Jason (The Snob)'s Article On
Ordering Wine In A Restaurant
This looks like an excellent combination. People have done things right, which rarely
happens by accident. Do you feel comfortable ordering wine in a
restaurant? If not, be sure to read this article. Actually this article is so jam-packed with
guidelines and suggestions that everyone, including restaurant wine stewards, should read
Our Introduction To Ordering Wine In A Restaurant
Jason, who doesn't seem like a snob to me, presents the kind of questions you should be
asking your wine steward, and includes representative answers. He next presents the
details of the wine serving ritual.
Title: How To Order Wine In A Restaurant
Author: Jason (The Snob)
Wine Ordering Basics - Just a Sniff, a Sip, and a Swallow Perhaps you’re comfortable ordering your “grande, nonfat, extra hot, wet cappuccino” every morning or having it your way every afternoon with your “hold the onions, hold the bun, pickles on the side, extra cheese cheeseburger wrapped in lettuce.”
However, that doesn’t mean you’re exactly thrilled when it comes to ordering wine in a shi-shi restaurant. With just a little “how to” knowledge, you can start ordering wine with your head held high. It’s a good idea to keep reading because you might humiliate someone if you dare ask for a bottle of “2-Buck Chuck” on your next outing.
Choosing a Wine
By the Glass or Bottle?
• It’s less expensive to get a bottle if two or more guests are having a couple glasses of wine.
• You’ll be much more limited in your selection when ordering by the glass.
What Kind of Wine Do You Want?
• Decide on red versus white. That eliminates half the list right away.
• If ordering for a group of people, you might order a red AND a white bottle to satisfy a broader range of preferences.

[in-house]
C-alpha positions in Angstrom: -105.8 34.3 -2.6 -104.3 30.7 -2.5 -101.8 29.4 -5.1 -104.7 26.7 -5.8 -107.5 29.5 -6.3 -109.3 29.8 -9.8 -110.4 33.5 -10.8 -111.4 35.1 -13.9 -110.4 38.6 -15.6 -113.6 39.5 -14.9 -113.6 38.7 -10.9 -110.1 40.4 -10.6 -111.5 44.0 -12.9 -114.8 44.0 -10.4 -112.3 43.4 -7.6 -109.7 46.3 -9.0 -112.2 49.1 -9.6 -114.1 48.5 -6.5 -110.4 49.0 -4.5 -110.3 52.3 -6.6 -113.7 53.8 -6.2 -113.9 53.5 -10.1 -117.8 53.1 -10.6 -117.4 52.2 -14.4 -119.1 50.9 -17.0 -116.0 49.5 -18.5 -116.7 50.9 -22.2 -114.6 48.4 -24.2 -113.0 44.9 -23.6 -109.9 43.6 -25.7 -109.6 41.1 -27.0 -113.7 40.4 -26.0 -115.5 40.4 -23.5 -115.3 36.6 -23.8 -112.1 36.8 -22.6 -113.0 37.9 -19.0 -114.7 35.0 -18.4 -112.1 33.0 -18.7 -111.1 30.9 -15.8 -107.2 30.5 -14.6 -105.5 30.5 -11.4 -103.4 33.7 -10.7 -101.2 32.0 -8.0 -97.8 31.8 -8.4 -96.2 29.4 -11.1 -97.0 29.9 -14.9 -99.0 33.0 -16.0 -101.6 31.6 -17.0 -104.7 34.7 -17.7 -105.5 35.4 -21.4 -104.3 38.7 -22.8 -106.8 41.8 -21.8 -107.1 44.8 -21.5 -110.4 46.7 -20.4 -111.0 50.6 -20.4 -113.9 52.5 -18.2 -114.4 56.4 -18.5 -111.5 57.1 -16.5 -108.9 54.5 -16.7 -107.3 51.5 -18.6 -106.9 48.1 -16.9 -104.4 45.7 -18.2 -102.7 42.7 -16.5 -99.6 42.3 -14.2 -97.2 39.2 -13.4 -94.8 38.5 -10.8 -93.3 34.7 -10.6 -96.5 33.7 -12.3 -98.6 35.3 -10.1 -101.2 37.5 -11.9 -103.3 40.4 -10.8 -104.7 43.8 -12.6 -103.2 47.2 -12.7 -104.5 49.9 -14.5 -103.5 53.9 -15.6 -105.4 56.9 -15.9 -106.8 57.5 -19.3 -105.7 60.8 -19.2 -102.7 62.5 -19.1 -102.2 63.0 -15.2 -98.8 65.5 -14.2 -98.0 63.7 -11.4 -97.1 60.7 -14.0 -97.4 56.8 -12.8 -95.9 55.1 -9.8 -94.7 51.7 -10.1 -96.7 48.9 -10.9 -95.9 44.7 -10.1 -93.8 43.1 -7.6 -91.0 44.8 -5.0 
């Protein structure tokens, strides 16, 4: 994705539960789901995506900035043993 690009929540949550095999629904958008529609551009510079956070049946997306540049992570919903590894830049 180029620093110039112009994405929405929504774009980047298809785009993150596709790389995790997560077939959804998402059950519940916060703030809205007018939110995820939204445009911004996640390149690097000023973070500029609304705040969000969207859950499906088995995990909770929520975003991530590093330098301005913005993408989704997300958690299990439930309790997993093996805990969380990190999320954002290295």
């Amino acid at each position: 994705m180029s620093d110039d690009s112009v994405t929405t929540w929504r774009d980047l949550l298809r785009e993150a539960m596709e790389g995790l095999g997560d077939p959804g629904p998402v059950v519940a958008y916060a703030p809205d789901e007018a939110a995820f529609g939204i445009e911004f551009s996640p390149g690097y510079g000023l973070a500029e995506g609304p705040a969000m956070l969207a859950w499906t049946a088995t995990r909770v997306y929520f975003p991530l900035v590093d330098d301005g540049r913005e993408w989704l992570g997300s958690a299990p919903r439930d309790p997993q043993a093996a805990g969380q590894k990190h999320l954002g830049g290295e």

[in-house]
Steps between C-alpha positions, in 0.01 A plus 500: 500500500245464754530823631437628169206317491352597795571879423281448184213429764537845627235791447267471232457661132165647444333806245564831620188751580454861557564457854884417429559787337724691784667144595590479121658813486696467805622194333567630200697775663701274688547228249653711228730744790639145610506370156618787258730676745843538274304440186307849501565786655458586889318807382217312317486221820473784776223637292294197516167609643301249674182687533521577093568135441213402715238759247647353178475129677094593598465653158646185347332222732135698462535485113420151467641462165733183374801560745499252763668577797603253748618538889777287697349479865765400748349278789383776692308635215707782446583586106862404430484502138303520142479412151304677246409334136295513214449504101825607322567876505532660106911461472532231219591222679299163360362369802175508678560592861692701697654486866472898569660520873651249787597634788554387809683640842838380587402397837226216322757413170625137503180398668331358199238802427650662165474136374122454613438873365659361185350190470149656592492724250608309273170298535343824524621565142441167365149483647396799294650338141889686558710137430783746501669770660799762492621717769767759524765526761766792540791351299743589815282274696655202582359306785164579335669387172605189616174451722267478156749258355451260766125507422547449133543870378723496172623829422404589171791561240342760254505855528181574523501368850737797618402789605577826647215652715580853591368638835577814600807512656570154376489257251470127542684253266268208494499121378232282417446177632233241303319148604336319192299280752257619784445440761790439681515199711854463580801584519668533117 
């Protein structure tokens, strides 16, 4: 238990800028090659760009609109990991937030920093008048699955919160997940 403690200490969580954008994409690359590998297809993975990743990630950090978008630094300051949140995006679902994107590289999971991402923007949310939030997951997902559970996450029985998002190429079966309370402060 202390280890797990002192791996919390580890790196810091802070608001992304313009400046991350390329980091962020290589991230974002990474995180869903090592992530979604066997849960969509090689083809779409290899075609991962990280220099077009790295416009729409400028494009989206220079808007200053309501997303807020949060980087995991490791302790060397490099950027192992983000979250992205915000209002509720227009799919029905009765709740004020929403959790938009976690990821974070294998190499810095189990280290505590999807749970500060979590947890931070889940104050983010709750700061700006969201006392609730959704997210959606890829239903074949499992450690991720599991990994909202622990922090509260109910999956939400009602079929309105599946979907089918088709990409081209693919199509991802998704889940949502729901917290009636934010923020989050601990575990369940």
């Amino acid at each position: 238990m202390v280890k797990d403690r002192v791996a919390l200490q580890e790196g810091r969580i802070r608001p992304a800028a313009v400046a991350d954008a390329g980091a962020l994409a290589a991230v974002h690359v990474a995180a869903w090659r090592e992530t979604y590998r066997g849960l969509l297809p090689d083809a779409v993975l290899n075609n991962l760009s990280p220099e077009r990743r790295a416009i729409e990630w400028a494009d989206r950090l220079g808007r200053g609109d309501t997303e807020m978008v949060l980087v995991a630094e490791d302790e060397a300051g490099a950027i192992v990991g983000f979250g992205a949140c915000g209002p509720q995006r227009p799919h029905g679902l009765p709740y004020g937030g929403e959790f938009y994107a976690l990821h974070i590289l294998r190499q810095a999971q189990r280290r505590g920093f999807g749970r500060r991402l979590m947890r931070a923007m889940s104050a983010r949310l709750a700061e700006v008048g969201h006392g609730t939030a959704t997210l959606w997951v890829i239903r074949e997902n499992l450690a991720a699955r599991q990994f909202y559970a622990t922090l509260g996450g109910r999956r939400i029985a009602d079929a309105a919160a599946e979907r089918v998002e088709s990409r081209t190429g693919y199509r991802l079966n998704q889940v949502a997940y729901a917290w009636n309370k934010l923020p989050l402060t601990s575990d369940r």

What Are You Eating?
• Choose a wine that compliments your meal whether you’re having a steak or Caesar salad.
o Whites with lighter foods like grilled chicken or salads.
o Big reds with steaks or heavy red sauces.
o Lighter, fruitier reds with anything else.
• Connect your menu choice with a wine from the same region, i.e., Rioja with
tapas, Chianti with red-sauced Italian dishes, and so on.
How Much Do You Want to Spend?
• Know your approximate budget before you peruse the wine list.
• Beware that the house wines frequently have a high mark up for the restaurant and usually not the best values.
• If asking the server for suggestions, try asking about a particular wine in the price range you are considering. They will usually pick up on this clue and not suggest wines out of your budget.
Ask Your Server
• Don’t be afraid to ask for wine recommendations from your server.
• Some fine restaurants have a dedicated sommelier, (pronounced som-mel-yay), which is basically an on staff wine expert. Ask if you are unsure.
• Listen to their suggestions, but don’t be bullied into any decisions, especially if you feel they are simply pushing a high mark up wine or one too expensive for your budget.